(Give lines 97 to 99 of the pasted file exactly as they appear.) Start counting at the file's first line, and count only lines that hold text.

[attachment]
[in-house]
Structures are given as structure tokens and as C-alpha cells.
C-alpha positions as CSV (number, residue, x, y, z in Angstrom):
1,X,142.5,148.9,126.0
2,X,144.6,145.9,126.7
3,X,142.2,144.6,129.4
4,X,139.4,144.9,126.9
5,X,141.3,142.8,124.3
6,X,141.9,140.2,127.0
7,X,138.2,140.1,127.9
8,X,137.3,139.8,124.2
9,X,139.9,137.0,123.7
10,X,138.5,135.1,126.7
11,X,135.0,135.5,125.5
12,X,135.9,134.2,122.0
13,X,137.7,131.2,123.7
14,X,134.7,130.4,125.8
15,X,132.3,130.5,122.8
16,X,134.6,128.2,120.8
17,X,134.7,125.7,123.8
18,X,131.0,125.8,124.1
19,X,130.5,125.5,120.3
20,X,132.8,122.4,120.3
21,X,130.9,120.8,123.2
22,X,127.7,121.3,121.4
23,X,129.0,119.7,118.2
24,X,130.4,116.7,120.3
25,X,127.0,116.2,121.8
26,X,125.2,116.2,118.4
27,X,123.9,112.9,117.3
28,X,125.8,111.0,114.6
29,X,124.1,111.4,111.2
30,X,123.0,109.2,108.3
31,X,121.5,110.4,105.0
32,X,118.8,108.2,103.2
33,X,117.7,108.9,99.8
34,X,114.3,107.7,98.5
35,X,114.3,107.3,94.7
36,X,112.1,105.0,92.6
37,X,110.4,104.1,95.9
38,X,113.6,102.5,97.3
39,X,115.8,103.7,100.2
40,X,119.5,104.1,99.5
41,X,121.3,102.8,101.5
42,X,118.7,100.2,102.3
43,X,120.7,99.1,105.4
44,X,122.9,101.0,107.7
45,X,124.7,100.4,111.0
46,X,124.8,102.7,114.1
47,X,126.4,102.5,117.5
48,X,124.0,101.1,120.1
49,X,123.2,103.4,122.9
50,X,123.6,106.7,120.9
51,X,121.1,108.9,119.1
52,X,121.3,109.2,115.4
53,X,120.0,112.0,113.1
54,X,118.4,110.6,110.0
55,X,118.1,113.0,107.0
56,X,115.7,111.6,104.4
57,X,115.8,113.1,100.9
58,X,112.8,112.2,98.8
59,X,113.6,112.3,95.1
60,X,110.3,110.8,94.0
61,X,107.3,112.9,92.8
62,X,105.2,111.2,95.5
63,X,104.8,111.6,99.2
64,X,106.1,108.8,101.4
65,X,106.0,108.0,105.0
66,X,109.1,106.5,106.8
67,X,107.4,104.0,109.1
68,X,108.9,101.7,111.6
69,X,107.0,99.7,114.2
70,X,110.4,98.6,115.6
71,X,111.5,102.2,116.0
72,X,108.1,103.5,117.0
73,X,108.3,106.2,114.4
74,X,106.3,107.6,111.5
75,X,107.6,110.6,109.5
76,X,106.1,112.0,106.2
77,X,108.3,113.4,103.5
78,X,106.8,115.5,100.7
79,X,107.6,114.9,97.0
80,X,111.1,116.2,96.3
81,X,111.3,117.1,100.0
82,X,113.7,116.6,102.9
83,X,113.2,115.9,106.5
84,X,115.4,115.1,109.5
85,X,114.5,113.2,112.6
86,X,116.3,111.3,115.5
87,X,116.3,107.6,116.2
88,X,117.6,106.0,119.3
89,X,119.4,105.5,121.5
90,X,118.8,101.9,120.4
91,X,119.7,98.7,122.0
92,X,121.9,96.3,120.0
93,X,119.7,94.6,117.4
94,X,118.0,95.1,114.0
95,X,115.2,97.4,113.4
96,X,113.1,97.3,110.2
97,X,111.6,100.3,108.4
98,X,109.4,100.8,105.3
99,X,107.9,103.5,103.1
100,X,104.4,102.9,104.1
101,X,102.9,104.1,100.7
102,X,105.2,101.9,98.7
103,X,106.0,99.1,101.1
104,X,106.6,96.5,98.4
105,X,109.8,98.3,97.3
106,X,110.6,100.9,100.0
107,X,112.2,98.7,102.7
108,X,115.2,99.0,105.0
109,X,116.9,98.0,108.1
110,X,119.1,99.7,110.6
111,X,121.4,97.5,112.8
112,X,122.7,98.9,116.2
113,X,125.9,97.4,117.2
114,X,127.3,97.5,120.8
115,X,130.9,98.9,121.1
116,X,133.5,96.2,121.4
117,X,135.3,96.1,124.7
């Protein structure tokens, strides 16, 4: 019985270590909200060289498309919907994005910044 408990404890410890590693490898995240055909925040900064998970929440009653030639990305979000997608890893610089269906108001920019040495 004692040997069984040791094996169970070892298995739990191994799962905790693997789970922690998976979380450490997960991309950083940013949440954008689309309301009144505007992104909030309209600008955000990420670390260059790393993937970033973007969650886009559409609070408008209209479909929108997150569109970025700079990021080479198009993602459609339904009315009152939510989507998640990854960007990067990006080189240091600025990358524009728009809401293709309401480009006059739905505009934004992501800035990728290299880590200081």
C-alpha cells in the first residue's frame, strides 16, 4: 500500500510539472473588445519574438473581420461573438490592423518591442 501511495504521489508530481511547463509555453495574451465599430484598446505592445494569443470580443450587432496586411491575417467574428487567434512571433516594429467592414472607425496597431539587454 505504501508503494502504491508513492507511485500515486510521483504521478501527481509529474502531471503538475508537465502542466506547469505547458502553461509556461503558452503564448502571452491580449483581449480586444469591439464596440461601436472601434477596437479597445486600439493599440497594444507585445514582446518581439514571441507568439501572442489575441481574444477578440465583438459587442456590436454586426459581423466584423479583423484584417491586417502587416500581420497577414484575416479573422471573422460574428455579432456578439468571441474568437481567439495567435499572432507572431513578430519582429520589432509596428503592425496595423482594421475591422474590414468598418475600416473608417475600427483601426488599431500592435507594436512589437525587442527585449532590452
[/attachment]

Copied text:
94,X,118.0,95.1,114.0
95,X,115.2,97.4,113.4
96,X,113.1,97.3,110.2